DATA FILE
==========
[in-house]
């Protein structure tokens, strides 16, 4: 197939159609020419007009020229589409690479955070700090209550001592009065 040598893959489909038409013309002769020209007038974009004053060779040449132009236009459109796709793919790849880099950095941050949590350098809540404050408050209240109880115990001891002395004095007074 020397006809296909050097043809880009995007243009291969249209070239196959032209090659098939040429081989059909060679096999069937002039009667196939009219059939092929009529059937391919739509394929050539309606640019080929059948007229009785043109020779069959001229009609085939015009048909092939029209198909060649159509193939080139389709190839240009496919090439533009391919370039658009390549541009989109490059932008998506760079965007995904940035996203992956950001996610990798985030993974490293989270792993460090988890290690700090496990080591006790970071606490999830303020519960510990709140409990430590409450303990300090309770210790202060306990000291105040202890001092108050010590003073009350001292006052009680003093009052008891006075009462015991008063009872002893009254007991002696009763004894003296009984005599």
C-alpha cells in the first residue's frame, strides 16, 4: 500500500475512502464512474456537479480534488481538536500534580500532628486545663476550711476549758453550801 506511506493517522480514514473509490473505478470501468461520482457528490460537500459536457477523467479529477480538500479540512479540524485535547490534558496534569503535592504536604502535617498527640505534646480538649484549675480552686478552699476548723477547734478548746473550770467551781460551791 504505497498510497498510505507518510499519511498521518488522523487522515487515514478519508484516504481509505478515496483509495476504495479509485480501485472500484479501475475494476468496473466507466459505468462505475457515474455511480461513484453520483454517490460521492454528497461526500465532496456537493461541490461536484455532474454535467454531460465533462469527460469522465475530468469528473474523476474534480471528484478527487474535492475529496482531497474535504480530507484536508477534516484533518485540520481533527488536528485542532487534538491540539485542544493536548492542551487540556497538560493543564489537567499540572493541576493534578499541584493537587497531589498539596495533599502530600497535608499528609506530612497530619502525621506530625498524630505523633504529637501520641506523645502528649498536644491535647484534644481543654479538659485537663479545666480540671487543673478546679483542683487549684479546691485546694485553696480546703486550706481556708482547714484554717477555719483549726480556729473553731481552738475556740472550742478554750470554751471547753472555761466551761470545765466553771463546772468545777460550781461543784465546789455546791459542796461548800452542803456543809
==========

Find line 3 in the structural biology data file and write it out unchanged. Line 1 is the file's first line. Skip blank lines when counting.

C-alpha cells in the first residue's frame, strides 16, 4: 500500500475512502464512474456537479480534488481538536500534580500532628486545663476550711476549758453550801 506511506493517522480514514473509490473505478470501468461520482457528490460537500459536457477523467479529477480538500479540512479540524485535547490534558496534569503535592504536604502535617498527640505534646480538649484549675480552686478552699476548723477547734478548746473550770467551781460551791 504505497498510497498510505507518510499519511498521518488522523487522515487515514478519508484516504481509505478515496483509495476504495479509485480501485472500484479501475475494476468496473466507466459505468462505475457515474455511480461513484453520483454517490460521492454528497461526500465532496456537493461541490461536484455532474454535467454531460465533462469527460469522465475530468469528473474523476474534480471528484478527487474535492475529496482531497474535504480530507484536508477534516484533518485540520481533527488536528485542532487534538491540539485542544493536548492542551487540556497538560493543564489537567499540572493541576493534578499541584493537587497531589498539596495533599502530600497535608499528609506530612497530619502525621506530625498524630505523633504529637501520641506523645502528649498536644491535647484534644481543654479538659485537663479545666480540671487543673478546679483542683487549684479546691485546694485553696480546703486550706481556708482547714484554717477555719483549726480556729473553731481552738475556740472550742478554750470554751471547753472555761466551761470545765466553771463546772468545777460550781461543784465546789455546791459542796461548800452542803456543809